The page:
Artist Statement

On Video: Video has surprisingly become my medium of choice, but not for the same narratives that I watch on television. I make narratives out of nothing. Video is a powerful critical tool in examining aspects of time, qualities of space and how I perceive them.

On Installation Art: Installation has taken on many meanings for me. At first blush, they seemed to be sculptures that refused to be “outdoors” sculpture, made of rock, metal or plastic. Upon second, third and fourth investigations, Installation is ever growing and evolving. Can my little creations grow to take up all of your attention?

My Art Process: Television, video and the Internet are mediums of information, sources of entertainment and a cultural force. Using such media as a foundation in creating art establishes a commonality with ideas of fine art, embraces the quotidian, activates the connections of mass culture and facilitates a dialogue between artist and viewer. The visibility of process in my work is a way for me to negotiate the space between the technical means that I use and the narrative intent. I hope by showing the mechanics of this negotiation, the dialogue between subject and form will resonate with the viewer.

I am interested in the problems of human computer interaction, especially interactive installations. Why does everyone feels compelled to wave at every installation that they walk past? I do want to walk along the careful divide between computational and aesthetic concerns.  I often find myself bemused when someone categorizes me as an “emotional artist” or a “techie programmer.” Usually it is someone from the other side of the aisle making the sometimes absurd observation. I think that I once was told that I didn’t have an art background after I had completed my second bachelors and was enrolled in a MFA studio program. Ultimately designing a curriculum that integrates art theory and interaction design theory is a method that would be the successful for removing this division. I want to become a professor in a technology integrated art program.  I want to teach, curate and create art that bends these lines.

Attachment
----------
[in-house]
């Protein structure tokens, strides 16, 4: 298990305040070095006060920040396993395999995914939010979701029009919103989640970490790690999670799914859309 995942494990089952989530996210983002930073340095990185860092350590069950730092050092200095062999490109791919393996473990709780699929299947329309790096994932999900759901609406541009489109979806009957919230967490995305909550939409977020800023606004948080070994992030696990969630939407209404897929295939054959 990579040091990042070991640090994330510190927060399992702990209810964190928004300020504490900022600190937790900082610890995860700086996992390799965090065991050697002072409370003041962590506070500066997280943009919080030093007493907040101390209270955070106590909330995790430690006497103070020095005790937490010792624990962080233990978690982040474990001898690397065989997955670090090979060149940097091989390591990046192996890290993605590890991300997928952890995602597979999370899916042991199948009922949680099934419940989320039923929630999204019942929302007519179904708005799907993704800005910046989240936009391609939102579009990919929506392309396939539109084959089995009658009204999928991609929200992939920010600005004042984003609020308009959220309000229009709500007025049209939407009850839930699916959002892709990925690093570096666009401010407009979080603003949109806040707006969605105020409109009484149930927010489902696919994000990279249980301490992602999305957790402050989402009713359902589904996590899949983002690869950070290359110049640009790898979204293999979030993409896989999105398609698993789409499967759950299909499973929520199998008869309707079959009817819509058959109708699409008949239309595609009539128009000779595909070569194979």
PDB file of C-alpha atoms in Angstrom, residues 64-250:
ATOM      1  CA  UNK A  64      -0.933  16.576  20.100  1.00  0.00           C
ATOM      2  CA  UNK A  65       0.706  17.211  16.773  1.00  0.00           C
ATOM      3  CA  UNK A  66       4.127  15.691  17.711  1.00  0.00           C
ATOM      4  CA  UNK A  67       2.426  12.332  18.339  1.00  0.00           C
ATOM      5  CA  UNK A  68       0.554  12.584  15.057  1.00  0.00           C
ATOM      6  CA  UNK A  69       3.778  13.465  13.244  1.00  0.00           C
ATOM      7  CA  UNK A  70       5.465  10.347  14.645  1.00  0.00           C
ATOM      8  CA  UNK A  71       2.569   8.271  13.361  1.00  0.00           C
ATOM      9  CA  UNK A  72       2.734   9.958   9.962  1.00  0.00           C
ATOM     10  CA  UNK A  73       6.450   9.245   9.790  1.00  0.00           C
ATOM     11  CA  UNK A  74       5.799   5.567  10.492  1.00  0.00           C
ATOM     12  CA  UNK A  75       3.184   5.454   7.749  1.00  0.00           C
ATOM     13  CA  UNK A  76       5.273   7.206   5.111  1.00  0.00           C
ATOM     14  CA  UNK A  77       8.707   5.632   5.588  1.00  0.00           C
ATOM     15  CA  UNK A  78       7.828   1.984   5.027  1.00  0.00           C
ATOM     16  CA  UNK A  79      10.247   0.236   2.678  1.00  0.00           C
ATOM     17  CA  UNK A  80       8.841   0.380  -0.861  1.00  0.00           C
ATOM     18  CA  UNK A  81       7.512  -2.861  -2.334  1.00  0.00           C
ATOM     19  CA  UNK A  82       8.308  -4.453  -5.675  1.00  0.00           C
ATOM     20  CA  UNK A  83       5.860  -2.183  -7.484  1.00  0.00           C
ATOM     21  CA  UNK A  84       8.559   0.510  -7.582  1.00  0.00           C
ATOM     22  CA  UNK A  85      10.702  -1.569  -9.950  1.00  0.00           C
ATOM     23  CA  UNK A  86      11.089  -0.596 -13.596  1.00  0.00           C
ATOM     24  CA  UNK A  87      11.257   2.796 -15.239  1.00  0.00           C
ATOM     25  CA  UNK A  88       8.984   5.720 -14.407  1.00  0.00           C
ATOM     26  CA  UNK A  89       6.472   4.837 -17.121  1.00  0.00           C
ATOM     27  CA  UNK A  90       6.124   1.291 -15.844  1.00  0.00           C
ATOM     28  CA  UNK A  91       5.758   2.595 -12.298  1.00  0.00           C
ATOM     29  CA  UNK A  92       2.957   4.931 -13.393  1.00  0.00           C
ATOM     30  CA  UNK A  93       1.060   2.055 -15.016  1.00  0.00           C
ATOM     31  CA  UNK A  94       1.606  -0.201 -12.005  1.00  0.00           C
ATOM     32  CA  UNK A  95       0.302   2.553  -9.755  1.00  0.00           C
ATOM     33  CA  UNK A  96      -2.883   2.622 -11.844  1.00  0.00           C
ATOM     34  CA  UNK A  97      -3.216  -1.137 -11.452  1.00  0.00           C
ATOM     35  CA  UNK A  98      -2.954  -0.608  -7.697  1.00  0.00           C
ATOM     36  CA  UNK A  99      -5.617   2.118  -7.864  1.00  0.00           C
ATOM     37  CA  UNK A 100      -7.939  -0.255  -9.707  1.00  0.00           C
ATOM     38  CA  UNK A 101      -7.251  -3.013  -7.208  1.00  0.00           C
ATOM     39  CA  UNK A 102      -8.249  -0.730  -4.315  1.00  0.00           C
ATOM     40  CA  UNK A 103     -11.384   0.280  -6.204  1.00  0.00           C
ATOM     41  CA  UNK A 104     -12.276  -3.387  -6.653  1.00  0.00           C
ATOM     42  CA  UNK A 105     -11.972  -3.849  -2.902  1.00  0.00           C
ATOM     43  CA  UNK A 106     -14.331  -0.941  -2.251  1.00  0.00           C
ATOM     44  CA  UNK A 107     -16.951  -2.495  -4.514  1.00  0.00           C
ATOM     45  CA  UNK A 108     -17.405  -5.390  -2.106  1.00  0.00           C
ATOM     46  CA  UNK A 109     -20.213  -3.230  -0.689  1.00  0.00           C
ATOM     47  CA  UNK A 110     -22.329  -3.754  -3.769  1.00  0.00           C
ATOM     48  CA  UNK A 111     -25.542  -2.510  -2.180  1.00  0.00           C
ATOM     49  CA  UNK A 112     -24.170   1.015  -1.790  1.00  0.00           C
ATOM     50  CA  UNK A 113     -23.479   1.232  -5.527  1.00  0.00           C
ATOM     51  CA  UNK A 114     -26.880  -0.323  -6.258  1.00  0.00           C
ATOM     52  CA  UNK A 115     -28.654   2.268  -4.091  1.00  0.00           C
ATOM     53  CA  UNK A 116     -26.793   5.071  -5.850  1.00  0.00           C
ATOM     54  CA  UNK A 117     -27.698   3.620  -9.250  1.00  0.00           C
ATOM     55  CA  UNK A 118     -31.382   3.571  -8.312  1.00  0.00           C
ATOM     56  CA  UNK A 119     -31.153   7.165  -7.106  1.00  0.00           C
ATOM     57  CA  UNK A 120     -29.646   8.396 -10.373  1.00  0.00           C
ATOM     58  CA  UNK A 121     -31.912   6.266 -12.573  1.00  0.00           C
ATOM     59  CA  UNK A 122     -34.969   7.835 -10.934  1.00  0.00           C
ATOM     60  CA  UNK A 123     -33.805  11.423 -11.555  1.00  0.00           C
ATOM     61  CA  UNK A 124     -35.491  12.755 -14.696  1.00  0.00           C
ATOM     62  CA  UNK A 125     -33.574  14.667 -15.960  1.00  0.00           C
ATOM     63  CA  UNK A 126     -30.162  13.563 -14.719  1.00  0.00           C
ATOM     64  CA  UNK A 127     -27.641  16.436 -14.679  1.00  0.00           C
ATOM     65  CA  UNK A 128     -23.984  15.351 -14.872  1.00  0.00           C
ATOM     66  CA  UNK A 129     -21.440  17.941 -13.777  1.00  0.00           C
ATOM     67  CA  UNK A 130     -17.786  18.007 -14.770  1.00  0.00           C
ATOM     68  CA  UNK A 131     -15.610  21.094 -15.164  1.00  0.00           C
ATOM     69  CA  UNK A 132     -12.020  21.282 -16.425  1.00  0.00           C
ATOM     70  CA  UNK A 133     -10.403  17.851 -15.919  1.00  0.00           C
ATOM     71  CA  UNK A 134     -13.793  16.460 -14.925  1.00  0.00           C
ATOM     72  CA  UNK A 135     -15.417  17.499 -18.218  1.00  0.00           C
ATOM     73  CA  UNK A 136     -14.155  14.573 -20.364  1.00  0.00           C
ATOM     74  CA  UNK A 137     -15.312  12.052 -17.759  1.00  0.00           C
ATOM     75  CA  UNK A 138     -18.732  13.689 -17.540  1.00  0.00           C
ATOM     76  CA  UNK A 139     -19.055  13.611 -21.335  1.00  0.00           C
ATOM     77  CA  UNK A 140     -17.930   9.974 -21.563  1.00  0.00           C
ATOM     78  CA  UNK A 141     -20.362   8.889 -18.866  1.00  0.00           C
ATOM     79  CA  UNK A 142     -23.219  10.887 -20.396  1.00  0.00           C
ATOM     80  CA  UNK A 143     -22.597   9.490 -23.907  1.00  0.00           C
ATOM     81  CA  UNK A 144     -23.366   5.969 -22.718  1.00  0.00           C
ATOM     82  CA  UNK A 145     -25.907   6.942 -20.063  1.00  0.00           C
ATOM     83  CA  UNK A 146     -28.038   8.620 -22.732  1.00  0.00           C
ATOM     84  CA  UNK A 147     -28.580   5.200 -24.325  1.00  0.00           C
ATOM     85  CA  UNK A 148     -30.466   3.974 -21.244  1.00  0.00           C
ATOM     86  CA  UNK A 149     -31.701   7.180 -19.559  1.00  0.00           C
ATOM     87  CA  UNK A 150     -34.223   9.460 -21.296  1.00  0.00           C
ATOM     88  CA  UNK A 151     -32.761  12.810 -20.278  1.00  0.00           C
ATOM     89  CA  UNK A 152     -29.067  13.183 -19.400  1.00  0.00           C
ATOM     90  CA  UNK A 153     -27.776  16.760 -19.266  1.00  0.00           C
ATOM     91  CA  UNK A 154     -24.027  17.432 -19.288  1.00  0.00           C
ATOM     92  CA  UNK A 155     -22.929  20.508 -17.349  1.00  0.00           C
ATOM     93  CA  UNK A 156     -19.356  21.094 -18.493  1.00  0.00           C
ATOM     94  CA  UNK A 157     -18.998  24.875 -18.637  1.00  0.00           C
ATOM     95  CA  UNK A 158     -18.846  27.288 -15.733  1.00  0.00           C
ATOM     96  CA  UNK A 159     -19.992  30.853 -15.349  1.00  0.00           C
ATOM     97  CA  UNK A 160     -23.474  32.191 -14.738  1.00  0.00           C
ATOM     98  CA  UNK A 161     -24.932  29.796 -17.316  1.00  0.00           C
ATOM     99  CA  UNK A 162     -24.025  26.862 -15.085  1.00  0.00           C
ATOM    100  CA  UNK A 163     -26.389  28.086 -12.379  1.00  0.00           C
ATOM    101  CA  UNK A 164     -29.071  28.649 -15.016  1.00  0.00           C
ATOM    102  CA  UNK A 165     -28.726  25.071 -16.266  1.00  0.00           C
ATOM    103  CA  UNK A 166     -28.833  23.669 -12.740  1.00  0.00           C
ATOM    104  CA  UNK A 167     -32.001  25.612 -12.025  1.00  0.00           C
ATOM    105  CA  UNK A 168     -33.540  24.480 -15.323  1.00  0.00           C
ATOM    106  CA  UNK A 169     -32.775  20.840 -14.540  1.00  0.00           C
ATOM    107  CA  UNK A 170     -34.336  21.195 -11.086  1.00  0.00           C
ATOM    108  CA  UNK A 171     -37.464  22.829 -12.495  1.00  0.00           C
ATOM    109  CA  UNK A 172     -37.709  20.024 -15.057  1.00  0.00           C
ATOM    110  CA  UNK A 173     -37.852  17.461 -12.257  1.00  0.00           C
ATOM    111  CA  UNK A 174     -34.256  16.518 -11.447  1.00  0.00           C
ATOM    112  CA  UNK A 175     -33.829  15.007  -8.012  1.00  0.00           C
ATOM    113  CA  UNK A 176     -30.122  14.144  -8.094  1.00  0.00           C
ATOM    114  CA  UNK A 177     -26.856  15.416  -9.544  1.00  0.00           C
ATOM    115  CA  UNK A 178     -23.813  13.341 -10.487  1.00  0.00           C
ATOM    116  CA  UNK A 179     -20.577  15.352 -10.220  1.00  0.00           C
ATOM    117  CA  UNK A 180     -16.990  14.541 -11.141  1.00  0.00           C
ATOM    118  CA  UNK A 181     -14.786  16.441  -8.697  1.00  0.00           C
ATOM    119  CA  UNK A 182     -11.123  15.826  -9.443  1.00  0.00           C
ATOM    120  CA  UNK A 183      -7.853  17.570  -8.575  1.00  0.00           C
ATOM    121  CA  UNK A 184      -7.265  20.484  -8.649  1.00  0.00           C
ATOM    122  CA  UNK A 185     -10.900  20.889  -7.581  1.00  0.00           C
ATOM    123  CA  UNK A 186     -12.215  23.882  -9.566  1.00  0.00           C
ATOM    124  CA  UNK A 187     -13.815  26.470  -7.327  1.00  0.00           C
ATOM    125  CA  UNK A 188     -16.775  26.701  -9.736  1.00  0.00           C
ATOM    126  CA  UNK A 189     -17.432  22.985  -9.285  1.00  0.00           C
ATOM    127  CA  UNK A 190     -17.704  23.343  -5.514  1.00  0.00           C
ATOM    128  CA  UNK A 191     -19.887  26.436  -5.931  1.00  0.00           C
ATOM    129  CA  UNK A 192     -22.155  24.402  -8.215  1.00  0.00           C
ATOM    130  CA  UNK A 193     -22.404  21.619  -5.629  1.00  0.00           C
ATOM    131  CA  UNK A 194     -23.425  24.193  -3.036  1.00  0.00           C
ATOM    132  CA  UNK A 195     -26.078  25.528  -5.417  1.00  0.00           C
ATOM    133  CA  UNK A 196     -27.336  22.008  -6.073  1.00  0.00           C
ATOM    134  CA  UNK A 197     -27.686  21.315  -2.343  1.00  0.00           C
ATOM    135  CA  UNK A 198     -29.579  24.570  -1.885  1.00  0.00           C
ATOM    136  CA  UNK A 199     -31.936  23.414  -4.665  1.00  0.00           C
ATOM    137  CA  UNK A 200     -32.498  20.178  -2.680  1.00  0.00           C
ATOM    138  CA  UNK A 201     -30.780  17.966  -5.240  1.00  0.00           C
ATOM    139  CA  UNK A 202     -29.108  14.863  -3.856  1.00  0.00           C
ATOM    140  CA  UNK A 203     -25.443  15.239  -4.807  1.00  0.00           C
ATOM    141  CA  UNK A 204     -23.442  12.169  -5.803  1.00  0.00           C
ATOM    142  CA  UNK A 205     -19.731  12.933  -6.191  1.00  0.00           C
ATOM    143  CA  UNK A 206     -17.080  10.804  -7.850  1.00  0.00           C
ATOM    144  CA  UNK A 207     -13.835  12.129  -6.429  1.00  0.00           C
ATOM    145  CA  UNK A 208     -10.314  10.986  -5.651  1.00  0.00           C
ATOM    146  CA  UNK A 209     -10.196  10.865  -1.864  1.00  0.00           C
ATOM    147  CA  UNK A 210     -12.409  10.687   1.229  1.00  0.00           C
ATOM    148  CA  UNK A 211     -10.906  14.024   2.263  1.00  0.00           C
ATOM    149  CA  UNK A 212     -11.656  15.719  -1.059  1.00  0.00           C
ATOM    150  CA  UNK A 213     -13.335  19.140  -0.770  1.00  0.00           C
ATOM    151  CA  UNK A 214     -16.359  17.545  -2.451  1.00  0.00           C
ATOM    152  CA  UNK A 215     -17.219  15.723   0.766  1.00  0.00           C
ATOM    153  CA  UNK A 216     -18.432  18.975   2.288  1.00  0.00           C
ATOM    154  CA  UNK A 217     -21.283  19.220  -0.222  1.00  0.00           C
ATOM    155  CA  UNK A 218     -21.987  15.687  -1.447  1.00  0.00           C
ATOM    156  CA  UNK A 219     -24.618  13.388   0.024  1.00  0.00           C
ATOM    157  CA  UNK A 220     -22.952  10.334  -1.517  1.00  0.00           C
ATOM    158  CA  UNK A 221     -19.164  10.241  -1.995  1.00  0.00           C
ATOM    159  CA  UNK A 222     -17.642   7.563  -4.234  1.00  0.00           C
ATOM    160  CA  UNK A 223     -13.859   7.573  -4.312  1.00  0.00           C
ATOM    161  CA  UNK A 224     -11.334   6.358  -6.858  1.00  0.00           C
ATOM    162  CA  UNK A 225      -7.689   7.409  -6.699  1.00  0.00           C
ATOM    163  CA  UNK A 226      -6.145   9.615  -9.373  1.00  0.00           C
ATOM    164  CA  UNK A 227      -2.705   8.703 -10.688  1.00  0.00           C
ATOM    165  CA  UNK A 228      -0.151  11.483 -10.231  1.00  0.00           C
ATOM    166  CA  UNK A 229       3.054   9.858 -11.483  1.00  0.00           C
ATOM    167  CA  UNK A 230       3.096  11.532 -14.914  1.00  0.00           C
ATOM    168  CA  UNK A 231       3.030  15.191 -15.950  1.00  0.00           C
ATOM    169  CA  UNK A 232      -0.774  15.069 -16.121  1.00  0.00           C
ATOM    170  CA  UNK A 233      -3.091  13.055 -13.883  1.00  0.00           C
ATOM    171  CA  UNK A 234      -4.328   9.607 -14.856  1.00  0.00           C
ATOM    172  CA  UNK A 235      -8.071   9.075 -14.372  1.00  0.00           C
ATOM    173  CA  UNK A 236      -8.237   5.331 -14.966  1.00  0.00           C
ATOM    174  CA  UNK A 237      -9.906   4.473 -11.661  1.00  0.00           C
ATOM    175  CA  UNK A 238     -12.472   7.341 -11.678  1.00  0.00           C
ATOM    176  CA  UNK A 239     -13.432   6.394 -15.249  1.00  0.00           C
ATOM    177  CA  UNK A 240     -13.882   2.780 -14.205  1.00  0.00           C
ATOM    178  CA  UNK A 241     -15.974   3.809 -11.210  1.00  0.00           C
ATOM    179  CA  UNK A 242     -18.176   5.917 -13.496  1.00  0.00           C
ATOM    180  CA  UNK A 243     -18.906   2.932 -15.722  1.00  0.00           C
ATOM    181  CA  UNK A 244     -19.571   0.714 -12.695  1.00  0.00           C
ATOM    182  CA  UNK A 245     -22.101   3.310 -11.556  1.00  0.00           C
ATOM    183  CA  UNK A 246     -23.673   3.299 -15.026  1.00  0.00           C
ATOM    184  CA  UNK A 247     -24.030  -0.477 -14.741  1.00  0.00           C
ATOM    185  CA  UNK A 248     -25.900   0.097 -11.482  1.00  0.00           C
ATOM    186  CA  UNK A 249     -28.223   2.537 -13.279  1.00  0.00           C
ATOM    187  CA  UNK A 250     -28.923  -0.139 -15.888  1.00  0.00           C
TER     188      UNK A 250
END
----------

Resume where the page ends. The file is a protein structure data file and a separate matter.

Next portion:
Narrative, codes, structures, conscious examinations of the body, and the visibility of process and the changing technological landscape are reoccurring themes in my work. I mix current technology with earlier generations of technology, lining up video, pixel images and then placing them in an analog setting or recontextualizing the media by bringing in tropes. This type of friction between forms of visual media, literary works and pop culture references technological history. This combination demonstrates the malleability of represented reality as well as how close to the perception of reality digital media can come. The visibility of process in my work is a way for me to negotiate the space between the technical means that I use and the narrative intent. By showing the mechanics of this negotiation, the dialogue between subject and form will resonate with the viewer.  Television, video and the internet are mediums of information, sources of entertainment and are accessible for many members of the public. Using such accessible and commonplace mediums as a foundation in creating art, builds a commonality between ideas of fine art and embraces the quotidian world.

When editing video or physically working on an installation, I just preserve the minimum amount that I find interesting. The longer that I work with material, the more ruthless I become with editing, paring down unnecessary seconds of video, removing material from a space. Each cut takes a different form. I usually use non-linear digital editing software when working with video, but occasionally I work with in camera editing. The difference between working with non-destructive techniques, undo buttons and in the physicality of handling the video camera and making irrevocable decisions with your video tape is heady. The results can be surprisingly stark. In video, it can result in a spare clip, whereas in a sculptural installation, it can give the objects an “overworked” appearance. This simple desire to cut down the material can create two different outcomes.

My organization of thoughts and information is perhaps the most interesting aspect that influences my work process and also the ideas that I find compelling enough to pursue. My process begins with terms, tree diagrams and words in a list. Narratives and concepts are extracted out of these fragments of thought and disjointed lists. Mentally and later, physically filing these associations that are made is when the narrative behind an installation or video is conceived. All of my thoughts are organized as a concept with several concepts branching out, like a node. For instance, when I developed the idea for “Dogwood + Cirrus”, an installation of a linen scroll with e video projection, the work has several associations attached. My fascination with clouds, spring; dogwood blossoms; and laundry are some of the more obvious connections to the piece. Ideas of the materiality of wax, tea and meaning of women’s labor are less directly connected ideas that have become a part of that “mental parcel.”  Another installation, “Lethe” that was completed this year, took fragments of social education films that focused on stages in different women’s fictional lives and distorted them, either making them more abstract and undefined or by delaying frames of the video and re-enforcing the activities on the screen. The clips were short and had strong visual clarity, such that if the audio was turned off, the situation was unambiguous. The abstraction or repetition created either a disassociating, softening effect or an urgent, intensifying effect.